Organ transplant at a Philadelphia hospital;

ADA Barrier –Free Health Care Initiative

Housing/residential services

Affordable Housing and Self Sufficiency Improvement Act


ABLE Act (and reintroduction)

Super Committee on Deficit Reduction and funding for discretionary programs

New definition of autism proposed;

Accessibility standards for medical diagnostic equipment

Community First Choice program Home and Community Based Services State Plan Option

CMS regulations implementing Community First Choice Option (new state plan option under Medicaid and State Plan Home and Community Based Services;

Enhancing Nutrition Services to Elderly and Disabled Act

Olmstead hearing and preparation of questions for Senator Al Franken

SSI benefits for children


Budget Control Act reductions across FFYs 2013-2021

SSDI financing

National Core Indicators Project

California injunction regarding budget cuts;

Reauthorization of the DD Act and DD Council funding

Administration for Community Living (new agency under the US Department of Health and Human Services – includes ADD, Administration on Aging, and Office of Disability)

Elimination of outdated language/terminology in CMS regulations


During FFY 2012, our collaborative activities with the Minnesota Disability Law Center (P&A Agency) and/or the Institute on Community Integration (UCE) included:

Information and referral services

Partners in Policymaking classroom training program

25th Anniversary of Partners in Policymaking®

Video interview with the MDLC about the Jensen Settlement Agreement and regarding specifically the METO investigation, personal centered planning, restraint procedures, staff training, transition planning, and monitoring access to agencies).

Fairness hearing regarding the Jensen Settlement Agreement and ongoing work to implement 100 provisions in the Agreement

Olmstead Committee (15 members) established pursuant to the Jensen Settlement Agreement

Rule 40 Committee established pursuant to the Jensen Settlement Agreement, modernizing Rule 40 regarding aversives to reflect current best practices, and positive behavioral supports and interventions

The Arc Minnesota Public Policy Recognition Event for METO plaintiffs and class counsel

TPT Public Education initiative regarding breaking down stereotypes about people with developmental disabilities

PCA lawsuit – budget reduction for PCA services provided by family members

Voter ID legislation and federal lawsuits

2012 National SABE Conference (cosponsors and exhibitors)

Emergency planning and preparedness

Disability and social justice issues that meet Minnesota Ethics and Diversity CLE requirements in cooperation with the Minnesota Chapter of the Federal Bar Association – 2nd Annual Disability Justice Seminar, "Ensuring a Voice for People with Developmental Disabilities in the Justice System"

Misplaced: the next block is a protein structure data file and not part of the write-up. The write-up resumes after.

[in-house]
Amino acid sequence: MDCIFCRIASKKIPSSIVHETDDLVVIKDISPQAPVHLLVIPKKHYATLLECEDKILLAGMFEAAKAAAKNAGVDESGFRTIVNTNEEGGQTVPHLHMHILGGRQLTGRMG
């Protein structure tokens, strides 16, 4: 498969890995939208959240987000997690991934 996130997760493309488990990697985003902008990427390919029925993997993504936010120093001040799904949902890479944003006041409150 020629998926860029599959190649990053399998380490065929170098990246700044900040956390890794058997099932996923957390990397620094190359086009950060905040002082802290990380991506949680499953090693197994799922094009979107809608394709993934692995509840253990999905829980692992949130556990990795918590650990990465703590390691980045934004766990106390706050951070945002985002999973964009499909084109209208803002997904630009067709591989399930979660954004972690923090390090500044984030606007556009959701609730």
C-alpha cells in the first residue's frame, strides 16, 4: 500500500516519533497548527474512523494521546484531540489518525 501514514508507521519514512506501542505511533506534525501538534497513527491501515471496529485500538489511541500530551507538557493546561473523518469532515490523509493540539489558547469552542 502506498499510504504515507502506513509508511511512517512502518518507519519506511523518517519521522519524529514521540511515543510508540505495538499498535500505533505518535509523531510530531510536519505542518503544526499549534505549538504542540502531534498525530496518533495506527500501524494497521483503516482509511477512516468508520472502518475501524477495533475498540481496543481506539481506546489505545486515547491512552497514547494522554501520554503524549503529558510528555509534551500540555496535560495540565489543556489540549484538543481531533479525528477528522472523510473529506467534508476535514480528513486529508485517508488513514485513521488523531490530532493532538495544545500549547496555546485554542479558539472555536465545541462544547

Seclusion and restraints for children and adults in local school districts and state- operated programs

Keeping All Students Safe petition

2nd Annual Autism & Employment Forum

Subminimum wage issue – strategies to reduce segregated employment and segregated employment practices

Project SEARCH Leadership Team

Section 1115 Waiver Proposal

Income and asset disregards for MA-EPD enrollees transferring to standard MA at age 65

Minnesota LEND grant program

ASD study about current/future models of residential and coordinated supports for children with ASD in Minnesota

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©2022 The Minnesota Governor's Council on Developmental Disabilities
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The GCDD is funded under the provisions of P.L. 106-402. The federal law also provides funding to the Minnesota Disability Law Center, the state Protection and Advocacy System, and to the Institute on Community Integration, the state University Center for Excellence. The Minnesota network of programs works to increase the IPSII of people with developmental disabilities and families into community life.

This project was supported, in part by grant number 2001MNSCDD-03, from the U.S. Administration for Community Living, Department of Health and Human Services, Washington, D.C. 20201. Grantees undertaking projects with government sponsorship are encouraged to express freely their findings and conclusions. Points of view or opinions do not, therefore, necessarily represent official ACL policy.

This website is supported by the Administration for Community Living (ACL),  U.S. Department of Health and Human Services (HHS) as part of a financial assistance award totaling $1,120,136.00 with 83 percent funded by ACL/HHS and $222,000.00 and 17 percent funded by non-federal-government source(s). The contents are those of the author(s) and do not necessarily represent the official views of, nor an endorsement, by ACL/HHS, or the U.S. Government.